On a September Saturday in 2015 I was telling a stranger that I was from Cobb, California just as the Valley Fire set the surrounding forest on fire. That odd timing has stuck with me for the past six years. I could see the smoke from Sacramento by the next day.
Cobb was my hometown. I spent nearly half of my childhood among three hundred people, zero stoplights, two pizza parlors, and countless towering evergreens. It was wild, peaceful, dirty, simple, and had the kind of stars that you haven't even seen in your dreams. My father and I would drive midway through a creek, park the pickup, and dangle our feet into the water on a hot summer’s day. We roasted marshmallows in the wood stove when winter storms knocked out the power (again). My childhood best friend and I could spend all day in a tree with a stack of "Calvin and Hobbes" books. Her home burned to its foundations, along with the entire community of Anderson Springs.
I was in a unique position to help. I worked for the state public health department’s emergency preparedness office, and by Tuesday I deployed to the Calistoga evacuation center. The county fairgrounds, normally thick with crafts and fried food, now held rows of tents and trailers. My neighbors sat dazed in lawn chairs with their remaining lives piled around them. They seemed out of sync with the world around them, as if they experienced their surroundings at half speed. If asked to draw a picture of trauma, I would draw them. With a clipboard and a set of community assessment questions I sat with friends, neighbors, and strangers to ask them about the worst day of their life. The end goal was to understand what our evacuee community needed most. I remember the day in a spin cycle of the following:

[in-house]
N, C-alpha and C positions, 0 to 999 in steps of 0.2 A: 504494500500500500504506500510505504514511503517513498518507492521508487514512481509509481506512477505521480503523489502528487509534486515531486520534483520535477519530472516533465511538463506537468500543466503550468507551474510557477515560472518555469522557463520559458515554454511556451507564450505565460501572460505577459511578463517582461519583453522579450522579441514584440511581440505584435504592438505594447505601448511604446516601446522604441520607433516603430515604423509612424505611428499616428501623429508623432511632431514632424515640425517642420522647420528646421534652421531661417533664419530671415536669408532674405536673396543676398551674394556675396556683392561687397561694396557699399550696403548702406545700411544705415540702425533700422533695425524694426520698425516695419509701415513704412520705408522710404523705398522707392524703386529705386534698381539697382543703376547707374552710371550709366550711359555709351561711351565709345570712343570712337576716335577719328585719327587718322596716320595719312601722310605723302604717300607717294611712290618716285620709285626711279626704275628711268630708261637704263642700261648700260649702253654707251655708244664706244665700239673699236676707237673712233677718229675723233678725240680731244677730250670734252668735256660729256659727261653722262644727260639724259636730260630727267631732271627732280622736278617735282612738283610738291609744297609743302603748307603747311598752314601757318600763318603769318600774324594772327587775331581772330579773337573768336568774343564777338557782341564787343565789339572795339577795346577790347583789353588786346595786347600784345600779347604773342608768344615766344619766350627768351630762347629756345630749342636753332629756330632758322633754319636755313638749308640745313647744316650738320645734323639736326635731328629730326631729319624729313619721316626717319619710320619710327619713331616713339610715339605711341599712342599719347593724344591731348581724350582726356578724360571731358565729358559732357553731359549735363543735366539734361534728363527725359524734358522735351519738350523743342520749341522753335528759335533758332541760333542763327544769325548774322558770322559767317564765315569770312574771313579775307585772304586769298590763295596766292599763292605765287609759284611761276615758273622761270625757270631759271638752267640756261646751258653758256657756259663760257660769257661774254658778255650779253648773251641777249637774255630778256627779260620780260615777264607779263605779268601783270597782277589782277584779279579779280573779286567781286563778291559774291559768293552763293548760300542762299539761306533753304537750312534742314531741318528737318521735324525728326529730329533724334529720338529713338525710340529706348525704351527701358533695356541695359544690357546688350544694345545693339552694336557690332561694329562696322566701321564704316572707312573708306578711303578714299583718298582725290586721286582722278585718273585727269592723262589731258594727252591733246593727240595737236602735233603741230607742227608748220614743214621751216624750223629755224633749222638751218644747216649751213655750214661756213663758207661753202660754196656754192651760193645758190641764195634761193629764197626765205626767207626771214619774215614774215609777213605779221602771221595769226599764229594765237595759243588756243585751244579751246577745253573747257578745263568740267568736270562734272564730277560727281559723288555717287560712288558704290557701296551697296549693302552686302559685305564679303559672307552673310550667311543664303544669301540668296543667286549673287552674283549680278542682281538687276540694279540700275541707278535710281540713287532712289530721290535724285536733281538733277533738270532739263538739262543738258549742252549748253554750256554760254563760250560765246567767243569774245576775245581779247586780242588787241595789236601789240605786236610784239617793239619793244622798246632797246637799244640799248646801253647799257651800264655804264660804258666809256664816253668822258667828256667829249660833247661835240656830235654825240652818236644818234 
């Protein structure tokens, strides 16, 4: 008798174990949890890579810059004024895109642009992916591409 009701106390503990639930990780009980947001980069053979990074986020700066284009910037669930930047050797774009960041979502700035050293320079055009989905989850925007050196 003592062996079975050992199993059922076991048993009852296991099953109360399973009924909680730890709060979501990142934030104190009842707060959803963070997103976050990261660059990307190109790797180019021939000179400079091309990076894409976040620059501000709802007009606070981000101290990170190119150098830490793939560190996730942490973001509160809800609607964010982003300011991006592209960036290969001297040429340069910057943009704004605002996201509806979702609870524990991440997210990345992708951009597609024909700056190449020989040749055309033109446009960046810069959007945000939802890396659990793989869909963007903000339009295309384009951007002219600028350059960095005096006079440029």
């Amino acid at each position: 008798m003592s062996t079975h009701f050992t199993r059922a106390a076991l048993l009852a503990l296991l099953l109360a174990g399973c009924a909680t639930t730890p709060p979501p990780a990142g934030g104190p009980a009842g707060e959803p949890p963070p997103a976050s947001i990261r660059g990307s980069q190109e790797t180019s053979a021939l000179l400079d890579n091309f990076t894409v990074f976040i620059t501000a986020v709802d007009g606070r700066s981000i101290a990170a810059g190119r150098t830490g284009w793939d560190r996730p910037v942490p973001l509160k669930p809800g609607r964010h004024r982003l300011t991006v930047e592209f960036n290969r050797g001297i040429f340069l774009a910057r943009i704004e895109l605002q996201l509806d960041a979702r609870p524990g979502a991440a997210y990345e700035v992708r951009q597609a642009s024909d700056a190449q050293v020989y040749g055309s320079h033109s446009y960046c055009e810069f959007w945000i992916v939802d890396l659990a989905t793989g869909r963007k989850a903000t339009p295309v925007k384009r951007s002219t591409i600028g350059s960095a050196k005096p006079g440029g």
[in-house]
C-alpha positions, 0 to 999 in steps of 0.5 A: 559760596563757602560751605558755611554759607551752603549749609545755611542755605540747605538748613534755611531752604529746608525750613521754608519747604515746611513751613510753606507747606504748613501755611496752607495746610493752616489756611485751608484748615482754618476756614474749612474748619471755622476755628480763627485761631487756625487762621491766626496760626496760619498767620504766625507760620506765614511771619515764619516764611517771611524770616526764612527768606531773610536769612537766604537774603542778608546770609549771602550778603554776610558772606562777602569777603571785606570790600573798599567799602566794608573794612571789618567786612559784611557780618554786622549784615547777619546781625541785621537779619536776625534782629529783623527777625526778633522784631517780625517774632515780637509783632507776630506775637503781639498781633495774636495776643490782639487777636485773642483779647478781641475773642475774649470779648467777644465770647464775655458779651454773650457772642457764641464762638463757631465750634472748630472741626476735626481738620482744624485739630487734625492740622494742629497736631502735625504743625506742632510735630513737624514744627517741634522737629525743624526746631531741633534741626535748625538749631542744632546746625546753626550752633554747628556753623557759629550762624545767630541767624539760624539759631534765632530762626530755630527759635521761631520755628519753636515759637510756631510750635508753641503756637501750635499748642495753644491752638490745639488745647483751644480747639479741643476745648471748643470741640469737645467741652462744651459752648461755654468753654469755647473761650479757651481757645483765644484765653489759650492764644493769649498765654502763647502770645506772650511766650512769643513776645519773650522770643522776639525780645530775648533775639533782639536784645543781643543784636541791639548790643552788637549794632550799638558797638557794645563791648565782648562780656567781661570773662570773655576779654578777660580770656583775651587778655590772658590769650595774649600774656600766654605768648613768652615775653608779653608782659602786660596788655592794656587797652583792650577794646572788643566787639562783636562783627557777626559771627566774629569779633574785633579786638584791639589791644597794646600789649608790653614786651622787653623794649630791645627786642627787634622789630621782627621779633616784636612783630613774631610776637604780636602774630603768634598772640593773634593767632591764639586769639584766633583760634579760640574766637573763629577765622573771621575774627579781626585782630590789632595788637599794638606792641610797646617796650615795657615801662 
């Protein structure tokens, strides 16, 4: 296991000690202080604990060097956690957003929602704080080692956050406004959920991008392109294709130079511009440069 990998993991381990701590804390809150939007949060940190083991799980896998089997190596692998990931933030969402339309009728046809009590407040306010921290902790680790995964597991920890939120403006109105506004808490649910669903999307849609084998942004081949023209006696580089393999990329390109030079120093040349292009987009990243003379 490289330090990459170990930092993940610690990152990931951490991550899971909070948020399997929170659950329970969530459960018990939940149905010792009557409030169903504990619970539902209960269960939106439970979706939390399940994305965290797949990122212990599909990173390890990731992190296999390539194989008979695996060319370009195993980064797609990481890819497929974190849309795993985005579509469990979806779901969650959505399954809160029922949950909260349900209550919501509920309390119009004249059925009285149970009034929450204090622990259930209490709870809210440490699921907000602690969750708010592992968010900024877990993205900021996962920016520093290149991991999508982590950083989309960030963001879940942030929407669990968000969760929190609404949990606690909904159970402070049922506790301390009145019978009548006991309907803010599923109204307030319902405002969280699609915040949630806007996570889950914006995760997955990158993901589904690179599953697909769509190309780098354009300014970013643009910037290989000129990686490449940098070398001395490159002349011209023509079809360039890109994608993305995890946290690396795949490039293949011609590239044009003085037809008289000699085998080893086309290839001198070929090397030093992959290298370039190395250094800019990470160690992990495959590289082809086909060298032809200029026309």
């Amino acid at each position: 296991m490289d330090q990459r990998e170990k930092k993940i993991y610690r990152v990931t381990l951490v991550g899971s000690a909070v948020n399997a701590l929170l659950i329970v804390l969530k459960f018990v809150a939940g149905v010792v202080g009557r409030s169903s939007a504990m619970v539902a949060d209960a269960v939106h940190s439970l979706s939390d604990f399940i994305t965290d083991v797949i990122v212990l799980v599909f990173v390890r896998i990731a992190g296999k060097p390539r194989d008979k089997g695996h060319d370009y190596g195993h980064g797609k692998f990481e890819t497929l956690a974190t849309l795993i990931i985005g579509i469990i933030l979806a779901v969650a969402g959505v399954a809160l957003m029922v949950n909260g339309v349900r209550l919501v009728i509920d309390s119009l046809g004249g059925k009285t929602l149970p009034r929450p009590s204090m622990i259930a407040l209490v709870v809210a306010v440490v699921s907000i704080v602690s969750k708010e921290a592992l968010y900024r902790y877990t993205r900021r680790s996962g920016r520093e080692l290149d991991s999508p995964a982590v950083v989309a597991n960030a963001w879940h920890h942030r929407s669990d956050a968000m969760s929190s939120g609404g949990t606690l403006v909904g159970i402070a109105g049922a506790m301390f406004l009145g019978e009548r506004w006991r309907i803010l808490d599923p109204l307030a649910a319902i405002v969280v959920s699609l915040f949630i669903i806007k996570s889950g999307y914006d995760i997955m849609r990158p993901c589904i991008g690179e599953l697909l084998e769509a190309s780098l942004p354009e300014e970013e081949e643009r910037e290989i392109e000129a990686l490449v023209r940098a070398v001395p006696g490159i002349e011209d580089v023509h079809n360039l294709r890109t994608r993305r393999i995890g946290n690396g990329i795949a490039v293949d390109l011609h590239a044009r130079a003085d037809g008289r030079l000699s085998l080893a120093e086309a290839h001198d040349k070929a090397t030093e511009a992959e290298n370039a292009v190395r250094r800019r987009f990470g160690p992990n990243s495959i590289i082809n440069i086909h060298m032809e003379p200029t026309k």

"I hate to ask this, but do you know if your home is okay? *pause* I'm so sorry."
"This building here has plenty of supplies so you can keep your animals comfortable. Have you suffered the loss of any other pets during the fire or evacuation?" *long pause, with no idea what to say next*
"Are you or anyone in your group experiencing anxiety, fear, or distraction since the evacuation? *pause* Yes, I realize that this goes without saying."
My final question was always, “Would you like to talk to a counselor?” Mental health professionals were available seventeen hours a day, but my humble and hardy mountain folk always declined. Being local helped me convince some that addressing their trauma was as important as dressing a wound. For others, I brought a counselor with me and quietly slipped away when the two got to talking.
I truly thought I was helping. Perhaps it did for some, but acute stress has a way of locking our minds in place. Nothing matters more than surviving the moment. Fight, flight, and freeze make a lot of tasks difficult, including simply talking about what is going on with us. Talk therapy, while extremely useful, was just too much for my poor neighbors to bear.
Last November I staffed my first IHAN recovery clinic in Paradise. In many ways the part of me that showed up that day was the part of me that never left the Calistoga evacuation center. I felt what seemed like thousands of repeating emotions, as if the Valley Fire was yesterday. I, too, was locked in place. Yet the quiet, patient space IHAN clinics create is exactly the place to confront those blocks. Since IHAN’s clinics are focused on providing body-oriented treatments like acupuncture and massage therapy, talking about the trauma is not a requirement. Yet fire survivors who came in silent before their treatments talked to one another, to their practitioners, and to me by the time they were done. Soon enough, I talked back. We felt safe enough to express our vulnerability to one another, and in doing so found a chance to grow. As the sun set on the clinic I thought of no better way to thank that part of me that was stuck in freeze from the destruction of my beloved hometown for her service, and to wish her well.
- Kala Haley-Clark, IHAN development and communications director